1963 Shelby Cobra 289 #12 Pilots: K. Miles, P. Hill, L. Spencer Team: Ed Hugus Race: 11th overall (1st in GT +4.0 class) at Sebring in 1963 TSM - 430521 (resin)
In 1959, Carroll Shelby crowned his racing career as a driver when he won the 24 Hours of Le Mans. The following year, after a few more races and with a heart issue, he decided to retire. In 1961, starting his career as a manufacturer, he had an idea: unite a nimble European chassis to a big American powerhouse. So he made a deal with British manufacturer AC Cars to supply him with their Ace model chassis. He then went to Ford and secured the supply of 260 ci (42161 cm³) V8 engines. The production of the car, called Shelby AC Cobra, began in 1962. By the end of the year, Shelby revised the car, to make it more competitive on the track. It received a rack-and-pinion steering and most importantly, a new 289 ci (4736 cm³) Ford V8. These Cobra Mk. II were officially the Shelby Cobra 289.
Ford’s 289 V8 was technically simple, a push-rod SOHC with 2 valves/cylinder, fed by a Holley or Weber carburetor. Nonetheless, it was strong and reliable, delivering 271 hp through a Borg-Warner four speed manual transmission. That allowed a top speed of 222 km/h and a 0 to 60 in just 5.5 seconds. Yet, in race trim, the 289 could deliver up to 350 hp. The light AC chassis with the powerful V8 engine was a very good match. And Carroll Shelby plainly understood the car’s potential. Though the Cobra debuted on race tracks in late 1962, and with great results, it hadn’t raced yet against European cars. That opportunity came on March 23 of 1963, at the 12 Hours of Sebring*. It would be the first race run under FIA’s new Manufacturer’s Championship rules.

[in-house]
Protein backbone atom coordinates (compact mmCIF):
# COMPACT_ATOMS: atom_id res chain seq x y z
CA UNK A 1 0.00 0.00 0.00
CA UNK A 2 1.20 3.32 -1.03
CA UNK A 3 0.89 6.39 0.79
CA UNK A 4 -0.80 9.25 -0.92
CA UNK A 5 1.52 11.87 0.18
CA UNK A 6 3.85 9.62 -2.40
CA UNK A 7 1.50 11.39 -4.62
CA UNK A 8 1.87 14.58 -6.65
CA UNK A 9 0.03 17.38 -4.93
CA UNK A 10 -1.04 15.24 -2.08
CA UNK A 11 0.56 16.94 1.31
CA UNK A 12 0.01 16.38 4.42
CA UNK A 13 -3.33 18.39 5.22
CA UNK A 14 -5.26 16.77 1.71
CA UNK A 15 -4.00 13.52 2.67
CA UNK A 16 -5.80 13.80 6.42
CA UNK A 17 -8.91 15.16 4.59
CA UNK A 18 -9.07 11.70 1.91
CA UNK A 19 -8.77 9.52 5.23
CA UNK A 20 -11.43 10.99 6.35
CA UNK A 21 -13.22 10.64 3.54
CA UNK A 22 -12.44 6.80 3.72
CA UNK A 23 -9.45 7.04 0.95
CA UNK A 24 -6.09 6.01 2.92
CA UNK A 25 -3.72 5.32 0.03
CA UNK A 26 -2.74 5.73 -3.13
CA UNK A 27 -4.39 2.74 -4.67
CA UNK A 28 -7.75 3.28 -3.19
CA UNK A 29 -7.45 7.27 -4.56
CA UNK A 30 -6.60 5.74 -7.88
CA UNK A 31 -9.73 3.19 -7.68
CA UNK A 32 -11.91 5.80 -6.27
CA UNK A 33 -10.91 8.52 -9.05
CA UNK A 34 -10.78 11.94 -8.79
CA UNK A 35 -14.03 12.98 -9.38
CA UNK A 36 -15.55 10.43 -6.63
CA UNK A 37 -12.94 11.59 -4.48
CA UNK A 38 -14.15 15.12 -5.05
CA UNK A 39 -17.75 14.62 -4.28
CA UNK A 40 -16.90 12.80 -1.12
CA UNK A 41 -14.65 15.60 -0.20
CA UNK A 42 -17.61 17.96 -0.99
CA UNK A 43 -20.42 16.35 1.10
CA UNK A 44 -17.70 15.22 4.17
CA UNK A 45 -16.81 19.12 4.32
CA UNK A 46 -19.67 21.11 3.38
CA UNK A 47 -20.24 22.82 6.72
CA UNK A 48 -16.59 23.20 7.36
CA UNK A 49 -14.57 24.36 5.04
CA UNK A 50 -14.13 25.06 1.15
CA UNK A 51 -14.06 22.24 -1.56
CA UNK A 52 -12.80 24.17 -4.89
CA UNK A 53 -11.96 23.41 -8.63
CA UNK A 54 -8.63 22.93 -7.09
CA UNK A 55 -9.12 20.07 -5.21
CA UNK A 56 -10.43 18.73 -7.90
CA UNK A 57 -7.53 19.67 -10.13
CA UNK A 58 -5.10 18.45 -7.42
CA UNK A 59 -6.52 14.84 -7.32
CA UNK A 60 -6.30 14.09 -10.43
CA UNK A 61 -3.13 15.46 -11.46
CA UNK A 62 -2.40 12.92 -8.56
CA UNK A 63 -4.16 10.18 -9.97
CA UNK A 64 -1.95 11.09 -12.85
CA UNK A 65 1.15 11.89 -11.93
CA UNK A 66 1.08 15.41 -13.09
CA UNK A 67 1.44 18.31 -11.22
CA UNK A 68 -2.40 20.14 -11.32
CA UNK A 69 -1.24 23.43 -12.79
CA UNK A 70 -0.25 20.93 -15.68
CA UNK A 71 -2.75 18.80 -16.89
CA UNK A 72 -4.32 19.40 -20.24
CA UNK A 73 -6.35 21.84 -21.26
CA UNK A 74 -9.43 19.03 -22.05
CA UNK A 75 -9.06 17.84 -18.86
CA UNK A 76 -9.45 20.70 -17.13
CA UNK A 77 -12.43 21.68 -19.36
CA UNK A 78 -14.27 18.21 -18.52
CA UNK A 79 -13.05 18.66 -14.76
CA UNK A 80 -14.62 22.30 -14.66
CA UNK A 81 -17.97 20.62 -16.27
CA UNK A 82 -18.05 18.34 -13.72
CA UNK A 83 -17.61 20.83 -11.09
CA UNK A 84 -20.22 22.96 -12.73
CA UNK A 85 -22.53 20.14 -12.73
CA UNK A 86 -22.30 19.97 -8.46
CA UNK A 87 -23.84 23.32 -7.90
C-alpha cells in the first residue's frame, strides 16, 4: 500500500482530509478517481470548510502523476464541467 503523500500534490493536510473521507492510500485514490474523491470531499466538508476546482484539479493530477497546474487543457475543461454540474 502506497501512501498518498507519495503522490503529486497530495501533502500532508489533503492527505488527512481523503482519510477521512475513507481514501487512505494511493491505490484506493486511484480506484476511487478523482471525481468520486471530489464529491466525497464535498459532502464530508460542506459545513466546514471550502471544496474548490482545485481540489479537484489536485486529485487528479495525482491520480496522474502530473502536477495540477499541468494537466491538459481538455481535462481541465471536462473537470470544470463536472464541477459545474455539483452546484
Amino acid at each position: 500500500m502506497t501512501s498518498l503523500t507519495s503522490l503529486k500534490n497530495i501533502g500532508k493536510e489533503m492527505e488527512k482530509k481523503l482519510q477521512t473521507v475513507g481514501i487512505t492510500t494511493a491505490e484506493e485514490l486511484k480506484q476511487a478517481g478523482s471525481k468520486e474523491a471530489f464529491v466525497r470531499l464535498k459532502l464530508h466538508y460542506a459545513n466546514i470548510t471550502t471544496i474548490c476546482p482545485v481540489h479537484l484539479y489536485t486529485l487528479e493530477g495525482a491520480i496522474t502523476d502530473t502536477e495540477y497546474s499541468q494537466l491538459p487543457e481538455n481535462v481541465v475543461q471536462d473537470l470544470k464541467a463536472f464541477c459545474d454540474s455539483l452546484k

Ford also had a huge interest in the race, since it was an opportunity to beat Chevrolet’s Corvette. And of course, there was also Ferrari. That being so, they opened their coffers, and gave Carroll Shelby whatever he needed. They even sent a team of 23 people to help Shelby’s own team. For the time, that was a huge crew, everything to bolster Ford’s chance of a GT victory. To face the competition, Shelby had four Cobras in the works team plus two more as privateers. To pilot his cars he had an all-star team of recognized American pilots, plus the Briton Ken Miles.
For the race, there were a total of 64 cars lined up. Among them, seven Sting Rays and none less than 11 Ferraris. The race would start with the “Le Mans start”, where pilots ran from the opposite side of the track to their cars. Ken Miles started the race sharing the Cobra #16 (chassis #CSX2002) with Peter Brock. This car was the first Cobra to race, in October of 1962. However, at Sebring, a broken steering arm retired the car on the fifth hour of the race. Though his car was out of the race, he was not. Miles then jumped into car #12 (#CSX2127), and together with Phil Hill and Lew Spencer finished the race. Their #12 came in 11th overall and first in the GT+4.0 class, the first win for a Cobra 289 in an international race.
For Shelby the 1963 Sebring race was disappointing. Of the six Cobras in the race, only three finished. Moreover, the six first places were occupied by the red Italian cars. Yet, that race was a watershed moment for both Shelby and for Ford. Even though at the time nobody recognized it as such, this was the opening movement of the upcoming “Ford vs Ferrari War”. And in 1:43, this Cobra 289 is nothing less than outstanding. TSM did a bang-up job, and the model looks totally stunning. The only thing weird is the “taped” headlights that look a bit strange up close. Yet, that is how the car started the race, at 10am that Saturday morning. That detail notwithstanding, this Cobra 289 #12 is a great model. One of those “nice-enough-for-everyone” models.
*: Sports Car Digest has a terrific account of the whole race.